UNRWA - while admitting that its own figures are inflated - recognizes some 3.8 million Palestinians today. Not far off is the day when the number of refugees claimed will be the same as the number of Palestinians. According to their definition, nearly every Palestinian can be considered a refugee in one way or another. So there will be no escape from the need to negotiate who is a refugee, and who was uprooted from his home, yet still lives in his homeland. For example, those who fled the West Jerusalem neighborhood of Talbieh and now live in the East Jerusalem neighborhood of Abu Dis have been counted twice. So, too, have the Palestinians living in Detroit or in the Persian Gulf states.
UNRWA's budget is almost a third of that of the UN High Commission for Refugees, which is the global relief agency. And this is the situation despite the fact that Palestinians constitute only 17% of the world's 24 million refugees. Somehow, the efforts of UN workers to aid displaced Palestinians have mushroomed into a $330 million-a-year project that actually perpetuates the refugee problem.
UNRWA has provided the Palestinians with benefits exceeding those of all other refugees. These include medical and educational training, community centers for women, youth clubs and other social benefits. However, the term "camps" is misleading. Palestinian refugees do not live in tents as the term implies, but in houses in neighborhoods where conditions are superior to those of the poor neighborhoods of modern metropolis.
A good idea gone bad
Dependence on benefits that encourage unprecedented population growth, combined with a dearth of jobs, has created a restless and unruly young populace. The camps are infested with gangs, violence and drug trafficking. Even Palestinian police are afraid to enter them, whether Jenin or Ein al-Hilweh in Lebanon. The New York Times has described the refugee camps as paramilitary training grounds where 25,000 children from 8 to 16 years old are taught to make fire bombs. The camps serve as arms depots, factories for the manufacture of mortars, missiles and bombs, and asylum for fleeing terrorists.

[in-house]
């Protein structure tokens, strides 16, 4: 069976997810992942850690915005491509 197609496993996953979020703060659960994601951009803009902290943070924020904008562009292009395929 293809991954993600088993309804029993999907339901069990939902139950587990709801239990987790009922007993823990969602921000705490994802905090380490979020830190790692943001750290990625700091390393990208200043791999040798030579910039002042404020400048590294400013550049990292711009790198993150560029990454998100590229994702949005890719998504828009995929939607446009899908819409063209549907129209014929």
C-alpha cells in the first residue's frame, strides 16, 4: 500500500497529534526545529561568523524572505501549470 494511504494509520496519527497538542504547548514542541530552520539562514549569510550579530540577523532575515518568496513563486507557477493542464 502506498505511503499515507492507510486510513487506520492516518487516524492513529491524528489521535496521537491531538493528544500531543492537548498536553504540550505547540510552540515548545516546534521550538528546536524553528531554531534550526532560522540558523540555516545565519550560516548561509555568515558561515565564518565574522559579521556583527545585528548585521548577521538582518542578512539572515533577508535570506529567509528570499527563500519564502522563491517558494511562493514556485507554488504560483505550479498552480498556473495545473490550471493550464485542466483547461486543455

The shocking images of jubilant Palestinians celebrating the disaster on September 11, 2001 in the refugee camps are symptomatic of the violent society that, due to its refugee status, is becoming increasingly more desperate.
Who foots the bill?
Who funds these refugee villages? Most of UNRWA's work is covered by voluntary contributions from donor states. UNRWA's biggest donors are the US, the European Commission, the UK, Sweden and Canada. Not surprisingly, the contributions of Arab states make up only a tiny percentage of the UNRWA budget.
Although it provides important humanitarian aid to the Palestinians,
UNRWA ultimately serves as a fig leaf for an Arab world that has
deliberately ignored or exploited the plight of these refugees.
- The Face of Defeat (Quartet Books, London) Report to the Senate, April 20, 1960
- Alexander Safian, PhD, CAMERA (The Committee for Accuracy in Middle East Reporting in America)
- The New York Times, August 2, 2000
This article appeared in the Jerusalem Post 1-15-2003 approximately,
and is reproduced solely for educational purposes.